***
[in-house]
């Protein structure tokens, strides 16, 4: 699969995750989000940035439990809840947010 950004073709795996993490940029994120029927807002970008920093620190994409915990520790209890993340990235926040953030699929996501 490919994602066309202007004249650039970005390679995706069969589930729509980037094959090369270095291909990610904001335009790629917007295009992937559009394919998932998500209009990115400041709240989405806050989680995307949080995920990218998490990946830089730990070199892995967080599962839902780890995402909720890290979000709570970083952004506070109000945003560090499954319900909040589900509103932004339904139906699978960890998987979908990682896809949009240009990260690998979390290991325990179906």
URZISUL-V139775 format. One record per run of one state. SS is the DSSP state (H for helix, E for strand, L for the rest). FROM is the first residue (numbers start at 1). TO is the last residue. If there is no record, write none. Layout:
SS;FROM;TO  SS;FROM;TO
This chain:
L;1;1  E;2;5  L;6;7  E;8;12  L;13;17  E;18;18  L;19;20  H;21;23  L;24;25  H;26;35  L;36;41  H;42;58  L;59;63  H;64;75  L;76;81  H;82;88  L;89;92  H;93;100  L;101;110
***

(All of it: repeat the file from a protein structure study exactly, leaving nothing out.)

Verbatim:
[in-house]
């Protein structure tokens, strides 16, 4: 699969995750989000940035439990809840947010 950004073709795996993490940029994120029927807002970008920093620190994409915990520790209890993340990235926040953030699929996501 490919994602066309202007004249650039970005390679995706069969589930729509980037094959090369270095291909990610904001335009790629917007295009992937559009394919998932998500209009990115400041709240989405806050989680995307949080995920990218998490990946830089730990070199892995967080599962839902780890995402909720890290979000709570970083952004506070109000945003560090499954319900909040589900509103932004339904139906699978960890998987979908990682896809949009240009990260690998979390290991325990179906």
URZISUL-V139775 format. One record per run of one state. SS is the DSSP state (H for helix, E for strand, L for the rest). FROM is the first residue (numbers start at 1). TO is the last residue. If there is no record, write none. Layout:
SS;FROM;TO  SS;FROM;TO
This chain:
L;1;1  E;2;5  L;6;7  E;8;12  L;13;17  E;18;18  L;19;20  H;21;23  L;24;25  H;26;35  L;36;41  H;42;58  L;59;63  H;64;75  L;76;81  H;82;88  L;89;92  H;93;100  L;101;110